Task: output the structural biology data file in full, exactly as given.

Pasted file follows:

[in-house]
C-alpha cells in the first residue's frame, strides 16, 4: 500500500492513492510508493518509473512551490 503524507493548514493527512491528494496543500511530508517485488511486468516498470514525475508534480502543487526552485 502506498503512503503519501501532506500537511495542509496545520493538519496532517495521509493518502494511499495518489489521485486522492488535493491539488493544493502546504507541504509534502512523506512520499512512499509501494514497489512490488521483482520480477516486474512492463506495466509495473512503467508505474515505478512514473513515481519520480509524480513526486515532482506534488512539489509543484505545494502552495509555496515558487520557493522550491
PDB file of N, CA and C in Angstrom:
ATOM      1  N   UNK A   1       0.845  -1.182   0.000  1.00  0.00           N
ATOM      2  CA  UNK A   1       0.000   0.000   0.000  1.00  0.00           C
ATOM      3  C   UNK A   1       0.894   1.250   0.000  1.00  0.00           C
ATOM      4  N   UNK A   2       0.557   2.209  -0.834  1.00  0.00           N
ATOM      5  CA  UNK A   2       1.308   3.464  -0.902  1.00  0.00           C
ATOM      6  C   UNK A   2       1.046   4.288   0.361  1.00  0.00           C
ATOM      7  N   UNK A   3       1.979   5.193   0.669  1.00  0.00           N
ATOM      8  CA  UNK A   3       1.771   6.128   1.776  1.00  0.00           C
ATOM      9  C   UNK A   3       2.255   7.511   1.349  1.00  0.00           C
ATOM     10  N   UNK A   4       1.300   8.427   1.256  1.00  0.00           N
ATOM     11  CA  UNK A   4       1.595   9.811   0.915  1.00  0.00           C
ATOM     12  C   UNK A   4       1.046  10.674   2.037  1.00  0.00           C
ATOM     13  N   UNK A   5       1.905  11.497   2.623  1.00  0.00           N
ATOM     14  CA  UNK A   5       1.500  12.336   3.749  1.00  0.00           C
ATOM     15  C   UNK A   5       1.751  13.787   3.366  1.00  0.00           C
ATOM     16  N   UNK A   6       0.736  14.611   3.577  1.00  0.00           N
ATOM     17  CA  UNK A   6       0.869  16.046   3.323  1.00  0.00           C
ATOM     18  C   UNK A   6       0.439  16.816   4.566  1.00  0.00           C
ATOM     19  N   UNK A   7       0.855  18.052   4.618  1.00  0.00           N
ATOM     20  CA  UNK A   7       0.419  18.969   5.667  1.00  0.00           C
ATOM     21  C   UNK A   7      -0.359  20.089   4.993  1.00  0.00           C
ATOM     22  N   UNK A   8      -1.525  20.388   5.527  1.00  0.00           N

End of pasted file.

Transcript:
[in-house]
C-alpha cells in the first residue's frame, strides 16, 4: 500500500492513492510508493518509473512551490 503524507493548514493527512491528494496543500511530508517485488511486468516498470514525475508534480502543487526552485 502506498503512503503519501501532506500537511495542509496545520493538519496532517495521509493518502494511499495518489489521485486522492488535493491539488493544493502546504507541504509534502512523506512520499512512499509501494514497489512490488521483482520480477516486474512492463506495466509495473512503467508505474515505478512514473513515481519520480509524480513526486515532482506534488512539489509543484505545494502552495509555496515558487520557493522550491
PDB file of N, CA and C in Angstrom:
ATOM      1  N   UNK A   1       0.845  -1.182   0.000  1.00  0.00           N
ATOM      2  CA  UNK A   1       0.000   0.000   0.000  1.00  0.00           C
ATOM      3  C   UNK A   1       0.894   1.250   0.000  1.00  0.00           C
ATOM      4  N   UNK A   2       0.557   2.209  -0.834  1.00  0.00           N
ATOM      5  CA  UNK A   2       1.308   3.464  -0.902  1.00  0.00           C
ATOM      6  C   UNK A   2       1.046   4.288   0.361  1.00  0.00           C
ATOM      7  N   UNK A   3       1.979   5.193   0.669  1.00  0.00           N
ATOM      8  CA  UNK A   3       1.771   6.128   1.776  1.00  0.00           C
ATOM      9  C   UNK A   3       2.255   7.511   1.349  1.00  0.00           C
ATOM     10  N   UNK A   4       1.300   8.427   1.256  1.00  0.00           N
ATOM     11  CA  UNK A   4       1.595   9.811   0.915  1.00  0.00           C
ATOM     12  C   UNK A   4       1.046  10.674   2.037  1.00  0.00           C
ATOM     13  N   UNK A   5       1.905  11.497   2.623  1.00  0.00           N
ATOM     14  CA  UNK A   5       1.500  12.336   3.749  1.00  0.00           C
ATOM     15  C   UNK A   5       1.751  13.787   3.366  1.00  0.00           C
ATOM     16  N   UNK A   6       0.736  14.611   3.577  1.00  0.00           N
ATOM     17  CA  UNK A   6       0.869  16.046   3.323  1.00  0.00           C
ATOM     18  C   UNK A   6       0.439  16.816   4.566  1.00  0.00           C
ATOM     19  N   UNK A   7       0.855  18.052   4.618  1.00  0.00           N
ATOM     20  CA  UNK A   7       0.419  18.969   5.667  1.00  0.00           C
ATOM     21  C   UNK A   7      -0.359  20.089   4.993  1.00  0.00           C
ATOM     22  N   UNK A   8      -1.525  20.388   5.527  1.00  0.00           N